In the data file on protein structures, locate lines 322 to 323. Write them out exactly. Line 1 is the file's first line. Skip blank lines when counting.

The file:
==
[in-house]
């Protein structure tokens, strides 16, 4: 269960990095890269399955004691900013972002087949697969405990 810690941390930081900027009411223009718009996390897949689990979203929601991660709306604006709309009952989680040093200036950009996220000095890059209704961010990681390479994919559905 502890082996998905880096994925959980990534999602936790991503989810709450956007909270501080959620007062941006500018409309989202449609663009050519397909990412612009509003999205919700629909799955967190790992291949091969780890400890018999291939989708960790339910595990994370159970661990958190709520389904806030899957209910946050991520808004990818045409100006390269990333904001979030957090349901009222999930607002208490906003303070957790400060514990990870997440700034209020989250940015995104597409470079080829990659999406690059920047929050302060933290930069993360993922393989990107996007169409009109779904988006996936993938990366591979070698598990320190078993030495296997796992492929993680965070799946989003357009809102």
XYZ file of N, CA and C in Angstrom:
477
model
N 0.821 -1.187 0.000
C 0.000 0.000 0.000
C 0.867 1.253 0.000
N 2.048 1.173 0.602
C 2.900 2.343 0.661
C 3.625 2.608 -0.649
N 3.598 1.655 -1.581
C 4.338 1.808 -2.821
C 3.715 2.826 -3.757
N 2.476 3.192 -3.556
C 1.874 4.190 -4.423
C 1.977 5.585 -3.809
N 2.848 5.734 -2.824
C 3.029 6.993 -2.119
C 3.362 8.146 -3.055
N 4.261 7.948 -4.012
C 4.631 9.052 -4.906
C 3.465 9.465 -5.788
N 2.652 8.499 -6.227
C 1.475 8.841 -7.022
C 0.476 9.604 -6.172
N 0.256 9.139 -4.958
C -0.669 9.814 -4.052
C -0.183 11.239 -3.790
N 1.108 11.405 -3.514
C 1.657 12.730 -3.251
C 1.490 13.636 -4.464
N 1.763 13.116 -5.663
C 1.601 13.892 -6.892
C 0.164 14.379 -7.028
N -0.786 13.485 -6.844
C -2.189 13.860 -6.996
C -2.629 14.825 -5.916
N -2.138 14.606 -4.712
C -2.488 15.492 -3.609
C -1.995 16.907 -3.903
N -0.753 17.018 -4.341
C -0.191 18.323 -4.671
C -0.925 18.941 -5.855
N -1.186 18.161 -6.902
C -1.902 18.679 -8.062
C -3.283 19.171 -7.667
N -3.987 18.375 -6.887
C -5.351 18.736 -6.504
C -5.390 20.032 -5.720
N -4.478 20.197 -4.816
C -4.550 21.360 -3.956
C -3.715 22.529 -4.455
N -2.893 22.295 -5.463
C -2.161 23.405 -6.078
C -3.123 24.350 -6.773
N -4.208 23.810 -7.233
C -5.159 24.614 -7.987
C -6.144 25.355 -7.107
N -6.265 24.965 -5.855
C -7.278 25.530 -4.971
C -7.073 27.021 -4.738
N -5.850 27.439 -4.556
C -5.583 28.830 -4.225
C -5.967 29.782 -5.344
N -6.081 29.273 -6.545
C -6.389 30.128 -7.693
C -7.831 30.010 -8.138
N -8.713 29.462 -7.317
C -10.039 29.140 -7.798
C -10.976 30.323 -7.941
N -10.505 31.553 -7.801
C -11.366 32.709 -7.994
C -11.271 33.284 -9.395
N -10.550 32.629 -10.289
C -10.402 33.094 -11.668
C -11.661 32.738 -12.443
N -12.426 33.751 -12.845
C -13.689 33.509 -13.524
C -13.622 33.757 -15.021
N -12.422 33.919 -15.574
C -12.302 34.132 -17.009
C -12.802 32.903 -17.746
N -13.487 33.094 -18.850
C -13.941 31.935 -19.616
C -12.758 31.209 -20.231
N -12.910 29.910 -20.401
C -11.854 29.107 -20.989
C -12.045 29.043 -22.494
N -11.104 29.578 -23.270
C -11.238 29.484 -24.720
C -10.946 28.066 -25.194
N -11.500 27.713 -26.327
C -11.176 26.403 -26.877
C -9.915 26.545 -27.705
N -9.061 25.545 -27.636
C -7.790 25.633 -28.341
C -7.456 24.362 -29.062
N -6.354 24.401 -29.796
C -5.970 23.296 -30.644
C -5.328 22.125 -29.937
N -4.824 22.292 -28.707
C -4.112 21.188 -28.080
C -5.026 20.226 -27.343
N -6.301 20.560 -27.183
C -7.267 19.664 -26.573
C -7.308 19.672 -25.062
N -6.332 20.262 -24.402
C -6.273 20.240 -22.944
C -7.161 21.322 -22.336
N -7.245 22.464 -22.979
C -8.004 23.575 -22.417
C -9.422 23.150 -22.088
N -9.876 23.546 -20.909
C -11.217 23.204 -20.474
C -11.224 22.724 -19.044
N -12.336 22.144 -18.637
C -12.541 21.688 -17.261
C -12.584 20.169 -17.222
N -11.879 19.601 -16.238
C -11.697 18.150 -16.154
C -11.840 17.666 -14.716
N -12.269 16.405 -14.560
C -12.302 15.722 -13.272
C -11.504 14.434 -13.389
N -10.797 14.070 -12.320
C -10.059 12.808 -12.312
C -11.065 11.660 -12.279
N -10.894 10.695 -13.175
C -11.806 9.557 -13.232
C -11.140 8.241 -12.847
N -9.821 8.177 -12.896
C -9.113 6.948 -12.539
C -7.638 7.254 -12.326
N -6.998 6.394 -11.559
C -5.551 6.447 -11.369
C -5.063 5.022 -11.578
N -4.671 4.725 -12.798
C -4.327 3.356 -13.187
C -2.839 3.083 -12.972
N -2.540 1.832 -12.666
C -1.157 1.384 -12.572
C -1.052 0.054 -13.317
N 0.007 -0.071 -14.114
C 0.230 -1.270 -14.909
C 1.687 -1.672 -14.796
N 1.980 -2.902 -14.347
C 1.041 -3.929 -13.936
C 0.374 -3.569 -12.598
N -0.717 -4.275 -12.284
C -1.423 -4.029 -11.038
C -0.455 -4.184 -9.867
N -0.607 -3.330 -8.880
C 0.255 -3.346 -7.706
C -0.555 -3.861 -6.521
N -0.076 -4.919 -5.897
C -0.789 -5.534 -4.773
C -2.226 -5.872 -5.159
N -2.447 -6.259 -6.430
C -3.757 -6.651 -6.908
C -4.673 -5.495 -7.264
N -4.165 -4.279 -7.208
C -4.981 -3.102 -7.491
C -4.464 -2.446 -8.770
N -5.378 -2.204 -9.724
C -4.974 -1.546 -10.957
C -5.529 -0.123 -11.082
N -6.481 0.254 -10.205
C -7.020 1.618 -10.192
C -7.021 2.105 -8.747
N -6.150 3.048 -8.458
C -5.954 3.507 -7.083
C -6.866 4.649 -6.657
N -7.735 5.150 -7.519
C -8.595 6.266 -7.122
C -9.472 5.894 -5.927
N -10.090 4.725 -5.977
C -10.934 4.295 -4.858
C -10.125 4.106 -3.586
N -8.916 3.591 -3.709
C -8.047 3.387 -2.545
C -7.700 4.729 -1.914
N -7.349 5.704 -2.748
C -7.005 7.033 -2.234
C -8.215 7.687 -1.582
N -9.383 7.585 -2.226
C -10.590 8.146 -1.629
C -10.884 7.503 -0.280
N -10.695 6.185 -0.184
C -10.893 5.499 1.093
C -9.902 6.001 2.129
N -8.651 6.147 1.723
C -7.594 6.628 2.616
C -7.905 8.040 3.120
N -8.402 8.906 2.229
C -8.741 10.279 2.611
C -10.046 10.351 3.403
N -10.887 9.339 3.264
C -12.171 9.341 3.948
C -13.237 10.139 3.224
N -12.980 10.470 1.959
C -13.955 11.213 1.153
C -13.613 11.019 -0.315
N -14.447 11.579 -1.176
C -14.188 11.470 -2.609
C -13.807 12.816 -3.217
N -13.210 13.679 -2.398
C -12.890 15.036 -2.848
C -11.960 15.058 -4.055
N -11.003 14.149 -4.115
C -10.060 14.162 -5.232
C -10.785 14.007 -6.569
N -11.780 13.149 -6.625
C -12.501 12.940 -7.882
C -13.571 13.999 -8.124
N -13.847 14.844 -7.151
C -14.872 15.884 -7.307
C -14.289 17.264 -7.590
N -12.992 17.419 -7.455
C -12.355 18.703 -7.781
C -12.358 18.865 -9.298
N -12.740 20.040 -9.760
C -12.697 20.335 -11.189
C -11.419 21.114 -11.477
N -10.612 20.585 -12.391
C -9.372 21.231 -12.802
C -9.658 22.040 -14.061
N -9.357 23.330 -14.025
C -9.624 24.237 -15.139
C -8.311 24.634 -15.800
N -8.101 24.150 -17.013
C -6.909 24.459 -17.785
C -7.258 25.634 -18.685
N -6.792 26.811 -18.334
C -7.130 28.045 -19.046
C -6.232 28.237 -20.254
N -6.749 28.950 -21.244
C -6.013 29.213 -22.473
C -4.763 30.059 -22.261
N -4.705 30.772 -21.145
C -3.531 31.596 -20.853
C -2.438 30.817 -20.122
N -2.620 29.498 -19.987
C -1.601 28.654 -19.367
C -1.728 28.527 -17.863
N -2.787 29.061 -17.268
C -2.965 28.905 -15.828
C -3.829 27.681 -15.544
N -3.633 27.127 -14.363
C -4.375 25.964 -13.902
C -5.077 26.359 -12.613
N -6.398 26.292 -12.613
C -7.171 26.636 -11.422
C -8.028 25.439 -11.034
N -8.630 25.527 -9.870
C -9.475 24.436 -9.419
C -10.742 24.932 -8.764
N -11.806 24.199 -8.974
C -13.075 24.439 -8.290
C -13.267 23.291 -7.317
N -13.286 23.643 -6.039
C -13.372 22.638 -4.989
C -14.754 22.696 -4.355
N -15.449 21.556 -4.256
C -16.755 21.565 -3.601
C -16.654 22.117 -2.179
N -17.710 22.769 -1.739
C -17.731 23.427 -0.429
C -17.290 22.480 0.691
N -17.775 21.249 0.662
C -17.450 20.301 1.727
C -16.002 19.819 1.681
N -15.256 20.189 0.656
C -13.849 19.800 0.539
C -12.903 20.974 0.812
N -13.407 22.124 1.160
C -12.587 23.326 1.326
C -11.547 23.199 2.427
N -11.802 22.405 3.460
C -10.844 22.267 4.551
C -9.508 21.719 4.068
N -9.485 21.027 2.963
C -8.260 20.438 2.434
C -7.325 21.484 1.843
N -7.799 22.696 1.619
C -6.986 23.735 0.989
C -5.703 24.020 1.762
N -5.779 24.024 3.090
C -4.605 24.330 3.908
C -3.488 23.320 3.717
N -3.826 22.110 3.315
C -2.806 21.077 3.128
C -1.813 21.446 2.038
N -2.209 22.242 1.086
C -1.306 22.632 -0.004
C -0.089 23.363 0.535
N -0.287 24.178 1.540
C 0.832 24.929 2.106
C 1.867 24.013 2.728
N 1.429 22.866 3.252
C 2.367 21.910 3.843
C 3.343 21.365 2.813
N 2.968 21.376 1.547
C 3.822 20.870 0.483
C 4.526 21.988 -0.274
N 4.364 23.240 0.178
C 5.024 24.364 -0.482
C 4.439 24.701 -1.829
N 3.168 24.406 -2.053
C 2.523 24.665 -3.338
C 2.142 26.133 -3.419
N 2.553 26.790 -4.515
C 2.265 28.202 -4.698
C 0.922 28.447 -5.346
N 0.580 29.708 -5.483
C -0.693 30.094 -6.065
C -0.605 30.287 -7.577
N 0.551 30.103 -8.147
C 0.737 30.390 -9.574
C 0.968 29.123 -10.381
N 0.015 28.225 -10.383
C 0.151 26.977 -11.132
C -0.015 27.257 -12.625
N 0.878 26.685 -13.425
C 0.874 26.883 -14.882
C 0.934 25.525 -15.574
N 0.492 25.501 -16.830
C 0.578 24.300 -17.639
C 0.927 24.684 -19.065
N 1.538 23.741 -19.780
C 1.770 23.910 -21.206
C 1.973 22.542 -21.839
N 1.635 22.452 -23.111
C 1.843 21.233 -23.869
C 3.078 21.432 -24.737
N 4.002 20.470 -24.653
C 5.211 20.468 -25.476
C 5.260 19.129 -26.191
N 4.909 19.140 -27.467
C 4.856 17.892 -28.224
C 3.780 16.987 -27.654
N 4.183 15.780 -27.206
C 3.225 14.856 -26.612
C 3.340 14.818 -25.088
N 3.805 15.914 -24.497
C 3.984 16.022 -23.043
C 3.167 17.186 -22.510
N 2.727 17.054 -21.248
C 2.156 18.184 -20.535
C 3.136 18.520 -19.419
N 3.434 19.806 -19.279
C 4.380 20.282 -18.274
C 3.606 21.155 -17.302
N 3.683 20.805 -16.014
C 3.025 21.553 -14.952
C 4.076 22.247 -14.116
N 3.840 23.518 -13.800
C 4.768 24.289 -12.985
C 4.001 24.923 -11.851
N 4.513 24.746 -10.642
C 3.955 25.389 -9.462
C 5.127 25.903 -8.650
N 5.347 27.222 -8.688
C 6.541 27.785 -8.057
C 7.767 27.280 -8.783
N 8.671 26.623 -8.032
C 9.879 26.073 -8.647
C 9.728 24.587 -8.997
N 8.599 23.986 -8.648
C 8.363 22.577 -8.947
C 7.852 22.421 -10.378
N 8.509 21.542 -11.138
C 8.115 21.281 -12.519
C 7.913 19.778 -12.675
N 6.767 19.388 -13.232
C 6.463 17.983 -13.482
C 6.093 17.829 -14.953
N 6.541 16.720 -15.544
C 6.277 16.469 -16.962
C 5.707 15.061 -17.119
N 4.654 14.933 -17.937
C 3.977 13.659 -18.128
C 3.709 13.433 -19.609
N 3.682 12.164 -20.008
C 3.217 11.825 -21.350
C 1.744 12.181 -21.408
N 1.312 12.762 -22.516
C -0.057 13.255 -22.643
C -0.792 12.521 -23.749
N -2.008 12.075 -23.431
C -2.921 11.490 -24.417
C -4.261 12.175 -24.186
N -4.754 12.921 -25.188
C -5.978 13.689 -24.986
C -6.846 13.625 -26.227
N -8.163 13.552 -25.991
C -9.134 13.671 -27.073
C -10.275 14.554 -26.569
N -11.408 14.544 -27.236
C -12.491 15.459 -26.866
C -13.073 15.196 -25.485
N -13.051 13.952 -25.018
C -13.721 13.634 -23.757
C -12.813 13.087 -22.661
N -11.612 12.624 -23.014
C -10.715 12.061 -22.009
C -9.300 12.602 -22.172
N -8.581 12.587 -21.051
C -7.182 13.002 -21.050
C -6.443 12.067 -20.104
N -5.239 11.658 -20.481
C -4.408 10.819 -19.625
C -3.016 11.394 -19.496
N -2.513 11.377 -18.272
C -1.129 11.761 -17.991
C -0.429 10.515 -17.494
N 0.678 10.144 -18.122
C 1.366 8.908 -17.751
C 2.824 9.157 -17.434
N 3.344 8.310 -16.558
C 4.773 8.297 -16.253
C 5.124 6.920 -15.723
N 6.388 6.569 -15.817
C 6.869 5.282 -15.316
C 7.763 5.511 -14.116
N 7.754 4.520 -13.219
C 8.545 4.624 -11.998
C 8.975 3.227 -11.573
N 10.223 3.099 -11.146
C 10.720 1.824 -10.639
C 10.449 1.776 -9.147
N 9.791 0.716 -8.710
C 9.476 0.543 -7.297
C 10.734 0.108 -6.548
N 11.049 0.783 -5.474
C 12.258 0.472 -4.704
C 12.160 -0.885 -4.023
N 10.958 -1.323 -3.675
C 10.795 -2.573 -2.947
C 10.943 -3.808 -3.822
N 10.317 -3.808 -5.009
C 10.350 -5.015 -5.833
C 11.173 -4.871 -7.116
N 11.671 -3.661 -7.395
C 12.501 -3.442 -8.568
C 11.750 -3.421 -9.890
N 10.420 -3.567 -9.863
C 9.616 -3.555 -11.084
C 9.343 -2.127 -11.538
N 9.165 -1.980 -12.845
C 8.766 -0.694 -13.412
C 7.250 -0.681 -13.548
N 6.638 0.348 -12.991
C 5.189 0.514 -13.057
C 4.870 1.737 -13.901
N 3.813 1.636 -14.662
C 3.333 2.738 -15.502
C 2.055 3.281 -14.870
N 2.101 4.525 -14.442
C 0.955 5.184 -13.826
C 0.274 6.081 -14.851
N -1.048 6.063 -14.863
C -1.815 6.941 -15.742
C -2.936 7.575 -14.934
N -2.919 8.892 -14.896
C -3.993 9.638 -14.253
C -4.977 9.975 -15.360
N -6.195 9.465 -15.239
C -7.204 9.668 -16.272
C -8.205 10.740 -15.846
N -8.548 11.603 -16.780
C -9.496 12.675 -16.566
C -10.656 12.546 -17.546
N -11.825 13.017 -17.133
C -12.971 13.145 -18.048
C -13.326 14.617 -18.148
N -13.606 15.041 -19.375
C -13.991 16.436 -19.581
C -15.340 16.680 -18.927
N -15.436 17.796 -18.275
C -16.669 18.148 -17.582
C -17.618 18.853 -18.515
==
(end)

C 0.151 26.977 -11.132
C -0.015 27.257 -12.625